• Provide governance for the corporation - compliance with laws & regulations
  • Hire and fire the CEO
  • Approve strategy, policies & procedures
  • Monitor performance
  • Manage risks
  • Approve material transactions
  • Review and approve financial plans and reports
  • Assure accurate reports to shareholders - equal visibility to all shareholders

When the board is diligently performing these roles over time - not easy to do - the overall performance of the company and its leadership will improve. Higher expectations produce higher performance.

How the Board Does Its Work?

The board works by consensus whenever possible. The board’s process is dialogue, probing questions, what if, what can we agree on? Board organization includes:

  • Board Chair - The chair manages the board and its agenda in consultation with the CEO. For smaller companies, the chair is often the CEO.
  • Board Committees - Audit and Compensation are standard board committees.
  • Board Size - Generally, the board will be 5 to 11 members - an odd number.
  • Board Members - The CEO should be a board member. Major outside investors will be represented on the board. Independent board members bring specialized expertise or a broader understanding of how companies similar to yours operate and compete. Diverse points of view are essential when expressed constructively.
  • Executive Sessions - Executive board meetings without company management present are a must. For lots of reasons, discussions are more open and frank when the CEO and other management are not part of the conversation. If the CEO is the board chair, the board should select a lead independent director to conduct executive sessions.

Making Your Board of Directors into a Valuable Asset for Your Company

Here are steps you can take to make your board into a powerful member of your corporate team and improve your chances for success.

  1. Create a board with a combination of relevant expertise and diverse experience and points of view.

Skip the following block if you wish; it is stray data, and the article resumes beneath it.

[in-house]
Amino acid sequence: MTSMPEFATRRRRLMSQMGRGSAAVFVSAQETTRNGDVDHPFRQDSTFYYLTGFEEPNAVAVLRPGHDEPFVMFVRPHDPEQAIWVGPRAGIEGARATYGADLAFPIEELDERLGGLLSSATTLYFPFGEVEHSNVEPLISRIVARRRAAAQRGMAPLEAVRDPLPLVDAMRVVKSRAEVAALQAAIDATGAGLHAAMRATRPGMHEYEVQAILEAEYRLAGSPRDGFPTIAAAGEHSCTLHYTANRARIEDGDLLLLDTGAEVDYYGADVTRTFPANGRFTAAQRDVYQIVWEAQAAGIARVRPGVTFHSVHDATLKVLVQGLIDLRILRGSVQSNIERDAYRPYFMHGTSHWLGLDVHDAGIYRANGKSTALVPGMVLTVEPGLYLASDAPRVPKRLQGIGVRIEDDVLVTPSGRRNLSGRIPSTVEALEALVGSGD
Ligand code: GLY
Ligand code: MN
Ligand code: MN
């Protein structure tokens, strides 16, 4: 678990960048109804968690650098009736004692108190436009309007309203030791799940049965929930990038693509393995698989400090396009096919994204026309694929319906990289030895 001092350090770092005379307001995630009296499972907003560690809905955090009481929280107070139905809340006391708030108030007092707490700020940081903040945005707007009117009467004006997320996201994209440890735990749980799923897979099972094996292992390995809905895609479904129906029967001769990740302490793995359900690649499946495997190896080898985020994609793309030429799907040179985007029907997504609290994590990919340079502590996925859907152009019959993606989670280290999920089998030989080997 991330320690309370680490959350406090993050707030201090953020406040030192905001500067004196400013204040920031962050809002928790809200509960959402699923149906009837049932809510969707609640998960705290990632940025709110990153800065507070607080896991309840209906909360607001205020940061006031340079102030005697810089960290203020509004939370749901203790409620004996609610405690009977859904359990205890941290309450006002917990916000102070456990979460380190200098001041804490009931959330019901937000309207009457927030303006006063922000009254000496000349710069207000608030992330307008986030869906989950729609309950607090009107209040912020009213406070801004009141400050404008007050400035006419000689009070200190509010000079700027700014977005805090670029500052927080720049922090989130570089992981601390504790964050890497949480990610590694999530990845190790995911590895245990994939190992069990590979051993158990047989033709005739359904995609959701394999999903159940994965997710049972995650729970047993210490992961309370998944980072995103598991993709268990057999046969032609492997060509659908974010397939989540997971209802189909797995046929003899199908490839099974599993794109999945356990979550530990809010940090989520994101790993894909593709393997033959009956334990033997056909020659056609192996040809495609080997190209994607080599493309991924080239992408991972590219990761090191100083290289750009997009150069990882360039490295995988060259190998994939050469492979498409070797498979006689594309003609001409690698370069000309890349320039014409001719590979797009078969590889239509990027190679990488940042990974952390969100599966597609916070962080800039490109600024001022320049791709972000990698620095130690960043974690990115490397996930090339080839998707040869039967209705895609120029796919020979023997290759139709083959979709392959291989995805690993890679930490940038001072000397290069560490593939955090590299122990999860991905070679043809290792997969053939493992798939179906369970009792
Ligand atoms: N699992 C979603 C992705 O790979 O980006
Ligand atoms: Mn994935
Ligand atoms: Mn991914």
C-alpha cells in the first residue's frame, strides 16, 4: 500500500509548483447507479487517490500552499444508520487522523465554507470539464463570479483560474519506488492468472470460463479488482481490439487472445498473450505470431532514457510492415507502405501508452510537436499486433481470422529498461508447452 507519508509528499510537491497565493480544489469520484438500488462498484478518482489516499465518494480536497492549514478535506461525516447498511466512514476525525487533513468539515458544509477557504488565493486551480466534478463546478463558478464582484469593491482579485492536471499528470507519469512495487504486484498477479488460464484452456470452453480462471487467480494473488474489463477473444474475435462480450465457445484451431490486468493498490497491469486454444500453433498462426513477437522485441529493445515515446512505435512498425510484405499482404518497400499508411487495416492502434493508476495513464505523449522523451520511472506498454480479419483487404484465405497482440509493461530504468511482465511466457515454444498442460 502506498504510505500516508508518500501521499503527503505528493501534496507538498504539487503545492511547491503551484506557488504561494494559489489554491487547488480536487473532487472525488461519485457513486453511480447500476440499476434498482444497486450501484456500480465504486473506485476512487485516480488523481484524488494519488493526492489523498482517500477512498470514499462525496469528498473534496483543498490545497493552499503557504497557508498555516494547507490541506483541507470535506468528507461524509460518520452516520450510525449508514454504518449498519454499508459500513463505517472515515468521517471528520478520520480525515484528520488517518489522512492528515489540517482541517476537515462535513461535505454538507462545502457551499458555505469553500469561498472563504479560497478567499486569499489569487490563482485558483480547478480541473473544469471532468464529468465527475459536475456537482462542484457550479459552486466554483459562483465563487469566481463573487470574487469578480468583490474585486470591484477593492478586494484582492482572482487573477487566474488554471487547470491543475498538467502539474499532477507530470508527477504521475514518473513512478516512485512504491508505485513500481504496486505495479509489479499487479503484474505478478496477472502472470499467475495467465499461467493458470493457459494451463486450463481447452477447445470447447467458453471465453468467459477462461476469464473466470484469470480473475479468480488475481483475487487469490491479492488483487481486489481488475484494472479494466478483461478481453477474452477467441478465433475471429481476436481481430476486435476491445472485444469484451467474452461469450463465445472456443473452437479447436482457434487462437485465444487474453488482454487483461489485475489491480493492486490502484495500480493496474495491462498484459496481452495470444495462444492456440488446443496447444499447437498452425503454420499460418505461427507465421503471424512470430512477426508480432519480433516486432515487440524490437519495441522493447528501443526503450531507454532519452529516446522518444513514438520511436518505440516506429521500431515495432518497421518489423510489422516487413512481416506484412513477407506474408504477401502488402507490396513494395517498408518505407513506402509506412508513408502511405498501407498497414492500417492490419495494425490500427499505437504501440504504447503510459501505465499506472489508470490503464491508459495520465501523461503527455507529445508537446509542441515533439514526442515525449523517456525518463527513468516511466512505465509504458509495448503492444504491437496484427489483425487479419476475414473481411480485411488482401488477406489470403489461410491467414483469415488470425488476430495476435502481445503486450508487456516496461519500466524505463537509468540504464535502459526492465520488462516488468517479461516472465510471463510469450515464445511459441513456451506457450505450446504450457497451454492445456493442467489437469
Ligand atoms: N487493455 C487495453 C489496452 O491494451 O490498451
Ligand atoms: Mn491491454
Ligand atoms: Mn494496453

2. Include board members who will commit the time to understand the company and do the work you need from the board.
  3. Major investors will want board representation. Be clear that being on the board means they are representing all shareholders and not just their interests.
  4. Invest your time to educate the board. They need to understand the policy, procedures, culture, strategy, risk, and governance.
  5. Don’t keep secrets from the board. Trust and candor are essential.
  6. Ask for feedback, options, advice - don’t be silent hoping the board does not ask questions.
  7. Make the board part of your team - not a problem to be managed.


Rick Williams is Managing Director of Williams Advisory Partners, LLC. He has a breadth of experience as an executive and board director for technology companies including medical technology, software, and financial services. Rick is a nationally published thought leader. Rick is past President of the Harvard Business School Association of Boston. He was a management consultant with the global consulting firm Arthur D. Little, Inc. He is a physics graduate of the University of Pennsylvania. Rick’s soon to be published book entitled “Create the Future – for your company and yourself” is a “how to field guide” for leaders who want to think creatively about where to take their organization.